My most treasured memory to-date is collectively the summer before my second year of medical school. I spent 6 weeks in Bangalore, India, getting to spend time with one of my favorite people, my grandfather. He was a prominent general surgeon with a feisty spirit, boundless energy, and exceeding practicality. By that point, he had been retired for some years, but previously had been the superintendent of the local government hospital, well-known for his bowties and surgical acumen, even getting nicknamed the "bloodless surgeon." That summer, I would go see him almost every day. We would sit, drink tea, and just chat. It was humbling to hear the stories of his childhood in a rural village or his voyage across the world in a ship to complete a surgical fellowship in England or his journey as a medical educator and mentor. He shared some of my favorite advice, "Don't forget how much just your presence and your smile can help heal."
Are you a live-to-eat or eat-to-live person?
That's easy — a live-to-eat person. I love cooking, watching cooking segments, eating in, or eating out. One of many reasons I like to run is to feel less guilty about eating. I'll pretty much eat anything except beef and sushi but go through phases of obsessions. My first year in residency, I ate so much pho I think my water content was 80% chicken pho broth. Currently, I am going through a donut phase and have been to Bob's Donuts more often than I care to admit. As a complete separate side note, if you are looking for a delightful food-based shows to watch, check out the "Bon Appetit" videos.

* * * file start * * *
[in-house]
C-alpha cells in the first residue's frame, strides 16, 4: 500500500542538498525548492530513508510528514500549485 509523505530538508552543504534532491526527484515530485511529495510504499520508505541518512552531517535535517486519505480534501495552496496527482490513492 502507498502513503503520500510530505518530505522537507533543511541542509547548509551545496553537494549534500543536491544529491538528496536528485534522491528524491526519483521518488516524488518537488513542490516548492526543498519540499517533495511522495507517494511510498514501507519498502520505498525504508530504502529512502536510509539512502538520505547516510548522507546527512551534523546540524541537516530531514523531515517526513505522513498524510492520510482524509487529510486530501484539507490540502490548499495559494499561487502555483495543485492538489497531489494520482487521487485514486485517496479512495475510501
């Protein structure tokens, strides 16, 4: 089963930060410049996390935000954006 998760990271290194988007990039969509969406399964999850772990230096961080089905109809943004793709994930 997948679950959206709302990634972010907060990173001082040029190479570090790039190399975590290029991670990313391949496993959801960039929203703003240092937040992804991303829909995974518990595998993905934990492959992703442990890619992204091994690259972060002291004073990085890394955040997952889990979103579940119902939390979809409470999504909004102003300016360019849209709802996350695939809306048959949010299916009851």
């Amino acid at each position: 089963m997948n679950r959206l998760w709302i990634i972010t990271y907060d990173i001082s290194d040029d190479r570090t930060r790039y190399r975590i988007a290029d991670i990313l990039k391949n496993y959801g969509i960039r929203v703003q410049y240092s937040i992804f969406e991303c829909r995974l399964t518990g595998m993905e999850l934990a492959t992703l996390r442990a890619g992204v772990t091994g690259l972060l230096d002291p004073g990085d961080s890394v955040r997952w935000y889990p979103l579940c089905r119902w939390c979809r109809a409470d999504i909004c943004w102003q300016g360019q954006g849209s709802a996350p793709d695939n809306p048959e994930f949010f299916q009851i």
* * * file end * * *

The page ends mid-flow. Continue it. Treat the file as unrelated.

If you had no financial worry and could live anywhere in the world, where would that be, what would you be doing, and who would be there?
I think I'd want to live in British Columbia or New Zealand. For work, I'd be part-time teacher, part-time bookstore owner. My days would be mix of reading, photography, hiking, and volunteering. I'd have a medium sized, moderate energy, cuddly dog and a couple good friends and family who live close.
Given the choice of anyone in the world, who would you want as a dinner guest and why? This could be someone from the past or present.
Michelle Obama — she’s an incredibly strong, interesting, multifaceted woman. I really loved her memoir, Becoming, and would want to pick her brain about her journey as a female professional and being deliberate about personal growth. Plus, I'd want to hear some behind-the-scenes government gossip.
- by Lena Loo